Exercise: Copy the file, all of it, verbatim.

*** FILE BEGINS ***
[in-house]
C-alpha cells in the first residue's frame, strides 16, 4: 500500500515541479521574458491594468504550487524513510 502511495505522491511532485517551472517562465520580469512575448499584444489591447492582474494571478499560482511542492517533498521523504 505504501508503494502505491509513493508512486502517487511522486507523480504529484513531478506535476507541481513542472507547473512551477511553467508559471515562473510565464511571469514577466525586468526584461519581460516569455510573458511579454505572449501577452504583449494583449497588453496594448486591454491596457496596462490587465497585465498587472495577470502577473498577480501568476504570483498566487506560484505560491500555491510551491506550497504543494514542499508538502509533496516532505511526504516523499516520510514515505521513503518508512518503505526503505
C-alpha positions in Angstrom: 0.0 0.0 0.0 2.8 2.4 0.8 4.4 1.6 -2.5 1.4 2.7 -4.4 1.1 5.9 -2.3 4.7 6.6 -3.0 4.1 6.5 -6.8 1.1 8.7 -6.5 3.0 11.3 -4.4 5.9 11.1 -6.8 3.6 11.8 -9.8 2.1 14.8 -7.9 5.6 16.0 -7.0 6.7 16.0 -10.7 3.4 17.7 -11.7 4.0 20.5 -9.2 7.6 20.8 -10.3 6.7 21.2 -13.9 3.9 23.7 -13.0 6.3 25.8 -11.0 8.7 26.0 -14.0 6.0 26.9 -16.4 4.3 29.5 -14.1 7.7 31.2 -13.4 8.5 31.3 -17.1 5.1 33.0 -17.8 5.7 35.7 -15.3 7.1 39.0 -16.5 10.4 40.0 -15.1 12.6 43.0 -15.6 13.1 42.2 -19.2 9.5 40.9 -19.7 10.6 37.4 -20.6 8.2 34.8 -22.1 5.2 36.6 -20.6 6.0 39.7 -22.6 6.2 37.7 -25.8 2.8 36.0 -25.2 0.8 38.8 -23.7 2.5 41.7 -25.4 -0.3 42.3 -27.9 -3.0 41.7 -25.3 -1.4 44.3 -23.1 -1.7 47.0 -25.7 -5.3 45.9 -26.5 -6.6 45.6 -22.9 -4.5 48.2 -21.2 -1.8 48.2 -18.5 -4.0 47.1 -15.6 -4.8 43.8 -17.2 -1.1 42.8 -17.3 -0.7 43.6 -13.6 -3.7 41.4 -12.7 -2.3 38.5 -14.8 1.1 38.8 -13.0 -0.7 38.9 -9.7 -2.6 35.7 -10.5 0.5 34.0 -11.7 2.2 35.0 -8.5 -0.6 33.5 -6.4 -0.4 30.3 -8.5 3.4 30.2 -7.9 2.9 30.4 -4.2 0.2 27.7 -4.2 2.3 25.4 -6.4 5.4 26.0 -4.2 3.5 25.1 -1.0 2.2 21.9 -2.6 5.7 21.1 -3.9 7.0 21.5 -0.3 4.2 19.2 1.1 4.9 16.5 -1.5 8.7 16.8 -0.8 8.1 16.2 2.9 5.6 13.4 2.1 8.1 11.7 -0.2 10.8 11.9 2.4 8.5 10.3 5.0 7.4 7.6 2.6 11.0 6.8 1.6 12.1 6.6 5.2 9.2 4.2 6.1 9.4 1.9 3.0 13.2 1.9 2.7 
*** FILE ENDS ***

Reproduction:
[in-house]
C-alpha cells in the first residue's frame, strides 16, 4: 500500500515541479521574458491594468504550487524513510 502511495505522491511532485517551472517562465520580469512575448499584444489591447492582474494571478499560482511542492517533498521523504 505504501508503494502505491509513493508512486502517487511522486507523480504529484513531478506535476507541481513542472507547473512551477511553467508559471515562473510565464511571469514577466525586468526584461519581460516569455510573458511579454505572449501577452504583449494583449497588453496594448486591454491596457496596462490587465497585465498587472495577470502577473498577480501568476504570483498566487506560484505560491500555491510551491506550497504543494514542499508538502509533496516532505511526504516523499516520510514515505521513503518508512518503505526503505
C-alpha positions in Angstrom: 0.0 0.0 0.0 2.8 2.4 0.8 4.4 1.6 -2.5 1.4 2.7 -4.4 1.1 5.9 -2.3 4.7 6.6 -3.0 4.1 6.5 -6.8 1.1 8.7 -6.5 3.0 11.3 -4.4 5.9 11.1 -6.8 3.6 11.8 -9.8 2.1 14.8 -7.9 5.6 16.0 -7.0 6.7 16.0 -10.7 3.4 17.7 -11.7 4.0 20.5 -9.2 7.6 20.8 -10.3 6.7 21.2 -13.9 3.9 23.7 -13.0 6.3 25.8 -11.0 8.7 26.0 -14.0 6.0 26.9 -16.4 4.3 29.5 -14.1 7.7 31.2 -13.4 8.5 31.3 -17.1 5.1 33.0 -17.8 5.7 35.7 -15.3 7.1 39.0 -16.5 10.4 40.0 -15.1 12.6 43.0 -15.6 13.1 42.2 -19.2 9.5 40.9 -19.7 10.6 37.4 -20.6 8.2 34.8 -22.1 5.2 36.6 -20.6 6.0 39.7 -22.6 6.2 37.7 -25.8 2.8 36.0 -25.2 0.8 38.8 -23.7 2.5 41.7 -25.4 -0.3 42.3 -27.9 -3.0 41.7 -25.3 -1.4 44.3 -23.1 -1.7 47.0 -25.7 -5.3 45.9 -26.5 -6.6 45.6 -22.9 -4.5 48.2 -21.2 -1.8 48.2 -18.5 -4.0 47.1 -15.6 -4.8 43.8 -17.2 -1.1 42.8 -17.3 -0.7 43.6 -13.6 -3.7 41.4 -12.7 -2.3 38.5 -14.8 1.1 38.8 -13.0 -0.7 38.9 -9.7 -2.6 35.7 -10.5 0.5 34.0 -11.7 2.2 35.0 -8.5 -0.6 33.5 -6.4 -0.4 30.3 -8.5 3.4 30.2 -7.9 2.9 30.4 -4.2 0.2 27.7 -4.2 2.3 25.4 -6.4 5.4 26.0 -4.2 3.5 25.1 -1.0 2.2 21.9 -2.6 5.7 21.1 -3.9 7.0 21.5 -0.3 4.2 19.2 1.1 4.9 16.5 -1.5 8.7 16.8 -0.8 8.1 16.2 2.9 5.6 13.4 2.1 8.1 11.7 -0.2 10.8 11.9 2.4 8.5 10.3 5.0 7.4 7.6 2.6 11.0 6.8 1.6 12.1 6.6 5.2 9.2 4.2 6.1 9.4 1.9 3.0 13.2 1.9 2.7 